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    Citizens United Weighs Heavily On Their Bumpers

    Citizens United Weighs Heavily On Their Bumpers

    The Citizens United case weighs very, very heavily on their minds and their bumpers.

    Spotted in Ithaca today:

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    WasDave–Justice Stevens dissent was based in law, and made all kinds of sense to me, but my fundamental objection is common sense.

    Corporations are legal constructs that are not directly accountable to the people who own it or the people employed by it. Because of this, rights bestowed on the construct are not an extension acknowledgement of the rights of the citizens who might own stock (and run the obvious risk of overriding the will of these actual citizens to protect the only-monetary interests of non-citizens, the holdings of other corporate entities, and so on). Unlike persons, the corporation is a construct with a narrowly defined purpose and the potential for perpetual being. It will never be burdened or wizened by the knowledge of its own mortality.
    That last is the slap in the face.

    When has /Separation of Church and State/ meant /Separation of Observable Reality and State/. To date, mortality is the one thing every human being has had in common. It is our fundamental and shared context. And it's been the ground upon which all
    meaning and civil agreements have been forged. If you'll never die, who cares if you make a U-turn in front of on-coming cars. If you don't die, who cares if you destroy the gulf coast because it gives you a short term competitive advantage. Building civilization has been in the shared interest of human beings because they shared this one thing– mortality.

    This very physical vulnerability is the ground on which life, liberty, and the pursuit of happiness and all the rest has meaning. No matter how you acknowledge it and whatever you think does or doesn't come next, it's the human bottom line. Corporate constructs have another… bottom line. It's as simple as that. To call them persons is an insult to those of us who bleed and have evolved empathy on account of this.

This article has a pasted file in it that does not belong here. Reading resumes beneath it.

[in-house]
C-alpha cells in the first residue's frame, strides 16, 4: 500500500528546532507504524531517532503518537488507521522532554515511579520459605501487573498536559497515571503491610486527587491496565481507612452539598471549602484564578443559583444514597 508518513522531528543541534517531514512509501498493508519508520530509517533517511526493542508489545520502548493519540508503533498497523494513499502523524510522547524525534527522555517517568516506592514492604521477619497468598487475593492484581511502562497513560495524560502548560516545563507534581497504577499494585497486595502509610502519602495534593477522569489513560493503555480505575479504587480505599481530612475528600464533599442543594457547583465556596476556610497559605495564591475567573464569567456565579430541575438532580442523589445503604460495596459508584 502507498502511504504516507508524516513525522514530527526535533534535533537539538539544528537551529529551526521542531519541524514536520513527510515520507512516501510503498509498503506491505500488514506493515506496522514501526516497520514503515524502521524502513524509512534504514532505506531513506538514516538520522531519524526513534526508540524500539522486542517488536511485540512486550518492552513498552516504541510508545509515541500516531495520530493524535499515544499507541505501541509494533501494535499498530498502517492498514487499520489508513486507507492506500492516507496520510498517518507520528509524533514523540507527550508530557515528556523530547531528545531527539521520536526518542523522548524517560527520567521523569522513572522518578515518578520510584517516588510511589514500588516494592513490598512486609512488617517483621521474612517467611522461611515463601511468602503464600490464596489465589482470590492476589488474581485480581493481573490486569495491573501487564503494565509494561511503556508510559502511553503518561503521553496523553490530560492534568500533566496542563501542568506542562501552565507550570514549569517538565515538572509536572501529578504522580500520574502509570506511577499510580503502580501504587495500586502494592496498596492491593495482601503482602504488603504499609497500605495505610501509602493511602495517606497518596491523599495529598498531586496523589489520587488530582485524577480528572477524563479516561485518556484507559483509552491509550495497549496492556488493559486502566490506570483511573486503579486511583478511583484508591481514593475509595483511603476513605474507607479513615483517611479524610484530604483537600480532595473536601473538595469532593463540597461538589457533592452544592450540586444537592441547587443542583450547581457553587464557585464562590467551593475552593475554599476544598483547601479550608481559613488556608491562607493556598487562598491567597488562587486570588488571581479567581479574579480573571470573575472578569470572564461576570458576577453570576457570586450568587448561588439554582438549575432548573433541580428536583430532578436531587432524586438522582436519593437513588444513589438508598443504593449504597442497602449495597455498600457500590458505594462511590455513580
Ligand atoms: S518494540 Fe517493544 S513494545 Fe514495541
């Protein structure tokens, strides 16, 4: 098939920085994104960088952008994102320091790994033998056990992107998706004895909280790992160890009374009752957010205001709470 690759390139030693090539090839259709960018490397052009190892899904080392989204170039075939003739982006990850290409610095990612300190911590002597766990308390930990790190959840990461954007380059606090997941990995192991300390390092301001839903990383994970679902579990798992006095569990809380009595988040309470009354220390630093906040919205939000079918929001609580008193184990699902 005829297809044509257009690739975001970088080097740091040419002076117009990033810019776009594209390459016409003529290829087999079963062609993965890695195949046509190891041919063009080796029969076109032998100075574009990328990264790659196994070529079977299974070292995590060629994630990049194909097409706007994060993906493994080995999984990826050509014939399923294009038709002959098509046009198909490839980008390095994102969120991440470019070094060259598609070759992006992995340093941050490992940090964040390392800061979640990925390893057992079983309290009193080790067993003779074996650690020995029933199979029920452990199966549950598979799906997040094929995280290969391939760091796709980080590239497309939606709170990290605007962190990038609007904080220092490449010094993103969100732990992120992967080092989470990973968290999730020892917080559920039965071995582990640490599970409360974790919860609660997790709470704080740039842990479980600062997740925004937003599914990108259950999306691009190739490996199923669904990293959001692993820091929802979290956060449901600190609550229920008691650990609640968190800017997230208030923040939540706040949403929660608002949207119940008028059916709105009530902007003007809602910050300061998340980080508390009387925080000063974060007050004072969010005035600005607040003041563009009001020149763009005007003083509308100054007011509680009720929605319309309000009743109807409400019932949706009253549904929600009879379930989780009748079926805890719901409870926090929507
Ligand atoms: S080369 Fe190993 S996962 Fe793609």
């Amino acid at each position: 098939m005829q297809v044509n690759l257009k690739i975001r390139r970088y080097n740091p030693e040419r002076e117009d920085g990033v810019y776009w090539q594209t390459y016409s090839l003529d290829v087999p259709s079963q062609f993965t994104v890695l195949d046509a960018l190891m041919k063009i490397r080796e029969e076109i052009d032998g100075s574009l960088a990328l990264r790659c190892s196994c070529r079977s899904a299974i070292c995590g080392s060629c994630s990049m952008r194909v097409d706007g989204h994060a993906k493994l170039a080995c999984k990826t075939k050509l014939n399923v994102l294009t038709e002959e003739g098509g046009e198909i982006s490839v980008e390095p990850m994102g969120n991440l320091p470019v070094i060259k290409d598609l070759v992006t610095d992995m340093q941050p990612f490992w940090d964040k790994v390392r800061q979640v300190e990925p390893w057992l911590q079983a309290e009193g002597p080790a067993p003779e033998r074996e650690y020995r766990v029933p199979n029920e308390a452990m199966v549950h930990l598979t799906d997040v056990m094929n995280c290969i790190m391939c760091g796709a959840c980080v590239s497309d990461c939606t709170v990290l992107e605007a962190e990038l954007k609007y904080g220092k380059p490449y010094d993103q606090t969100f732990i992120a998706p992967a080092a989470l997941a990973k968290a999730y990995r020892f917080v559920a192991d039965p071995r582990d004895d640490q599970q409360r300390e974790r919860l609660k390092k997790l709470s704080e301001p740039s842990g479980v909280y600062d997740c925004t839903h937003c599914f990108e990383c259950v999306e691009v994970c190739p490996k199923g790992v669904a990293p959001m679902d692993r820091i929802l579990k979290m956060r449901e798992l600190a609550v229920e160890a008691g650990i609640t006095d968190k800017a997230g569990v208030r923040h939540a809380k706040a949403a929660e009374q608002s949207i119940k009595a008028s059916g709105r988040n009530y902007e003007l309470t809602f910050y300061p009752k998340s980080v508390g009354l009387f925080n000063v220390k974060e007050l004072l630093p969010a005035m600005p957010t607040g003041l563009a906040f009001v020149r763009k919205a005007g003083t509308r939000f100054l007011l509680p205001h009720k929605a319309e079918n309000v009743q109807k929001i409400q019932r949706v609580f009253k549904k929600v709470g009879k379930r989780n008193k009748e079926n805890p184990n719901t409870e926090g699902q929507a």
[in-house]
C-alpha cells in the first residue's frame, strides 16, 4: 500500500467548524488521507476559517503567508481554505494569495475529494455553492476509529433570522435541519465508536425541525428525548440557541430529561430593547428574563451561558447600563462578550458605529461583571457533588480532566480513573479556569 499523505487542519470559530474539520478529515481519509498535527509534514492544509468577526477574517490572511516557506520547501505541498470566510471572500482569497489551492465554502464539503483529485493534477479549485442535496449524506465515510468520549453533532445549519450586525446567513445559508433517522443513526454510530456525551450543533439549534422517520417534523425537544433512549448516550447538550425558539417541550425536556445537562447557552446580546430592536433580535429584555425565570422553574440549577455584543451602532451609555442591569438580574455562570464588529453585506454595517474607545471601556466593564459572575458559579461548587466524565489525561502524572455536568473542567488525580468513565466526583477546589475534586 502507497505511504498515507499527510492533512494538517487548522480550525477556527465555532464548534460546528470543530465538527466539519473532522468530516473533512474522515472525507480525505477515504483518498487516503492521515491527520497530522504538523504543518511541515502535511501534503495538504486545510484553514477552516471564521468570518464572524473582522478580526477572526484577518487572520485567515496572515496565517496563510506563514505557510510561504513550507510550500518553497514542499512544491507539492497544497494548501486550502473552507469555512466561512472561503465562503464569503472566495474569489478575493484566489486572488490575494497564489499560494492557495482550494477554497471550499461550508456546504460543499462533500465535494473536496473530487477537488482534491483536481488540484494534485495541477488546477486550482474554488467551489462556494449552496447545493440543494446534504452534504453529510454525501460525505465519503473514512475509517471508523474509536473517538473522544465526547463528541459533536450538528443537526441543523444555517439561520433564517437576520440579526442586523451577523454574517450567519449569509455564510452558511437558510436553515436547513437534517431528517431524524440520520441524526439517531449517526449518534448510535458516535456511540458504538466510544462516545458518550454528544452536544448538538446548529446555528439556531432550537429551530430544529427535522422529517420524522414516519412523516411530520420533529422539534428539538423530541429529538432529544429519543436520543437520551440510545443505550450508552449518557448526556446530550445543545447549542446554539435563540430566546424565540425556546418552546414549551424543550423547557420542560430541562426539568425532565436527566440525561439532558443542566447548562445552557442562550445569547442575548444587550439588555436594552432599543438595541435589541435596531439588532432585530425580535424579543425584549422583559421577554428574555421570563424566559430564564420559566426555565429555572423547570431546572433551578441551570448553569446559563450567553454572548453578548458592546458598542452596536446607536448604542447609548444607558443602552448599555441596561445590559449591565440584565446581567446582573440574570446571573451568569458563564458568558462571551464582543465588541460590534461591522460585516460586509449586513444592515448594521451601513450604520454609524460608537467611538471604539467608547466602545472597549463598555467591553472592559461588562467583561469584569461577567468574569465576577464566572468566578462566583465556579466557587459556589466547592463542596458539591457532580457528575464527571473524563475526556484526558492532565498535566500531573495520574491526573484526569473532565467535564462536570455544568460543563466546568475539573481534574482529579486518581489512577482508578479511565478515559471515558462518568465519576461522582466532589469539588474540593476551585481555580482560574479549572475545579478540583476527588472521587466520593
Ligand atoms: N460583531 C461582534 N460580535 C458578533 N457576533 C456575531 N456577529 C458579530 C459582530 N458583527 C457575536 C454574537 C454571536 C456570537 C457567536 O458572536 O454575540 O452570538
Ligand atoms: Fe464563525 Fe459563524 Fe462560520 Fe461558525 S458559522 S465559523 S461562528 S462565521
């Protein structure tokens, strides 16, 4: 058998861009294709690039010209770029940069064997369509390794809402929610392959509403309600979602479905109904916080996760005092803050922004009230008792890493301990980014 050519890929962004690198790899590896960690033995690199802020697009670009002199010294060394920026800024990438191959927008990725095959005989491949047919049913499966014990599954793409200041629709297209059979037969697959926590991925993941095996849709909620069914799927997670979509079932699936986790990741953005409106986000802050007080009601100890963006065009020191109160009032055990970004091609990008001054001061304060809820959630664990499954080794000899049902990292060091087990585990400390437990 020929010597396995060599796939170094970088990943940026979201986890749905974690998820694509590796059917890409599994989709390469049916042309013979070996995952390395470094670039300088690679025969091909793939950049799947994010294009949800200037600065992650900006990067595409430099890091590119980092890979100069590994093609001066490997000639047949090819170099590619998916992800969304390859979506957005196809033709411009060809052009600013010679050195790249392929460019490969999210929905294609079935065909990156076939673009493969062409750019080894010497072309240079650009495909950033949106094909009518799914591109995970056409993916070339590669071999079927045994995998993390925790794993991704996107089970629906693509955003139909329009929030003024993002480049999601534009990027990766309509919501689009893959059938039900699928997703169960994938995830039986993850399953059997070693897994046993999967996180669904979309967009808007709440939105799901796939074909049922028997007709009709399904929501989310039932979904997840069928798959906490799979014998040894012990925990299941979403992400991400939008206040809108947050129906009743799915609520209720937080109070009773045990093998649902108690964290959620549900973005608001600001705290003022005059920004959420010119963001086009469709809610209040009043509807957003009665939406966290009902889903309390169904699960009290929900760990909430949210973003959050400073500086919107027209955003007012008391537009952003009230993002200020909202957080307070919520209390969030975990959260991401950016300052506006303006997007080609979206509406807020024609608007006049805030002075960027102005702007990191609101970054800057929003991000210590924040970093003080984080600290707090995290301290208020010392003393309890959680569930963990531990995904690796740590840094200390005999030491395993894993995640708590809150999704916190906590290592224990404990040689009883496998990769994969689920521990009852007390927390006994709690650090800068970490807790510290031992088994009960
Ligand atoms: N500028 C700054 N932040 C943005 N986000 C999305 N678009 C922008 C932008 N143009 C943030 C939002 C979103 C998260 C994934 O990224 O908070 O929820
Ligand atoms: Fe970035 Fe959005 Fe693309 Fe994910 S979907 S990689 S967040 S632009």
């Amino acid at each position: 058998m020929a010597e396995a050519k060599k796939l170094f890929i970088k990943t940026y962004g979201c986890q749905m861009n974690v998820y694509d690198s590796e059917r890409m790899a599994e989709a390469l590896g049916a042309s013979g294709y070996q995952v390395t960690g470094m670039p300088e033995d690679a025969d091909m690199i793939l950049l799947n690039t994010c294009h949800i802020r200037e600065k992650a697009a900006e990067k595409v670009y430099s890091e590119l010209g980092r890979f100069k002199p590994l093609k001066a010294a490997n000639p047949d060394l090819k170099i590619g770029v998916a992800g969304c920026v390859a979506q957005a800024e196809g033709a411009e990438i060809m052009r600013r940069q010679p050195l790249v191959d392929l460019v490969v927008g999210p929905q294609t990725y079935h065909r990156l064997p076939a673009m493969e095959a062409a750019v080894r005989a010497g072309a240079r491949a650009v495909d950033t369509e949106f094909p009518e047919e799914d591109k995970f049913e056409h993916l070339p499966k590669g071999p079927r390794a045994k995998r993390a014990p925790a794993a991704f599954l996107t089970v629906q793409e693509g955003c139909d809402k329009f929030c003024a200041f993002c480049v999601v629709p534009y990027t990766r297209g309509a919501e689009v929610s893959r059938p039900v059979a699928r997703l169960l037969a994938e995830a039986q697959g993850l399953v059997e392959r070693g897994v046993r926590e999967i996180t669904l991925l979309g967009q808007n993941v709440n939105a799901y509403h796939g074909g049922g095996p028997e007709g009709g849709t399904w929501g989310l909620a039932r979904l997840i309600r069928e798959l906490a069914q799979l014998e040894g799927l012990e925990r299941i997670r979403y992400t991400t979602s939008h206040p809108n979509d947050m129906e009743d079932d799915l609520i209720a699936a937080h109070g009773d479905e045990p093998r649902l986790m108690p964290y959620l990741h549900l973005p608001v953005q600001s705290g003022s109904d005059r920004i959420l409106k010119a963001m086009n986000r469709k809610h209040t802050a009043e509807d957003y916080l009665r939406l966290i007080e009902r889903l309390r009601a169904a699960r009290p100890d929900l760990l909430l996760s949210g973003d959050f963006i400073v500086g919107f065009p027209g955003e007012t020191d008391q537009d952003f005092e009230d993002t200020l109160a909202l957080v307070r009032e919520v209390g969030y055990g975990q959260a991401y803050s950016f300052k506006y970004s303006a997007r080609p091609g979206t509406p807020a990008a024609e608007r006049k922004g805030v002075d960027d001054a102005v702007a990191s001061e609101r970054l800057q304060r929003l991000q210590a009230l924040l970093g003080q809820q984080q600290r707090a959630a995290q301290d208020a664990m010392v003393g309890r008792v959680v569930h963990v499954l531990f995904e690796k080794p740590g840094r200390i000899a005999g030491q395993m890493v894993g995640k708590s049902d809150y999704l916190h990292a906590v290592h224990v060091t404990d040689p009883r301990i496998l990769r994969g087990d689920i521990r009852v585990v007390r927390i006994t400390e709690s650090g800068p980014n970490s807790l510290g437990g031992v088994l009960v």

And yet "The People" form Corporations!

    (Isn't there something about the right to peaceably assemble?)

    "'Groups of people' with amassed resources for the purpose of increasing return on investment isn't the same thing as a group of people with shared political interest. Obviously."

    Not obvious at all. Explain it.

    If my condominium association petitions the township for something — say a new stop sign, or a traffic light at the entrance to our development, or even to be handed ownership of our roads so we can "gate" the community — are we a group of people united for a financial interest or for a political interest?

    If a group of publishers petition against a law they feel would amount to prior restraint and an undue burden on their business, are they a group of people united for financial interest or for a political interest?

    Is there really a difference? I'd say not, particularly when so many people insist on using the government to enforce/create financial advantages for themselves.

    "Unlike persons, the corporation is a construct with a narrowly defined purpose and the potential for perpetual being. It will never be burdened or wizened by the knowledge of its own mortality.
    That last is the slap in the face. "

    That makes absolutely no sense. A corporation doesn't "know" anything, as it's simply a collection of people.

    I think you're babbling nonsense, Laurie, not common sense. Corporations are made of people. Citizens United simply extends political rights to groups that happen to be PRIMARILY organized around a business interest.

    (And if we should remove political rights from groups because they're organized for profit, that means every professional organization, every industry organization, every UNION…)

    Laurie,

    You didn't answer the question. Corporate personhood is a concept that goes at least as far back as 1886 with Santa Clara County v. Southern Pacific Railroad Company. It's a fair topic for discussion, but it's established legal precedent.What is it about this case that is a slap in my face. You haven't answered that, you've just demagogued corporations.


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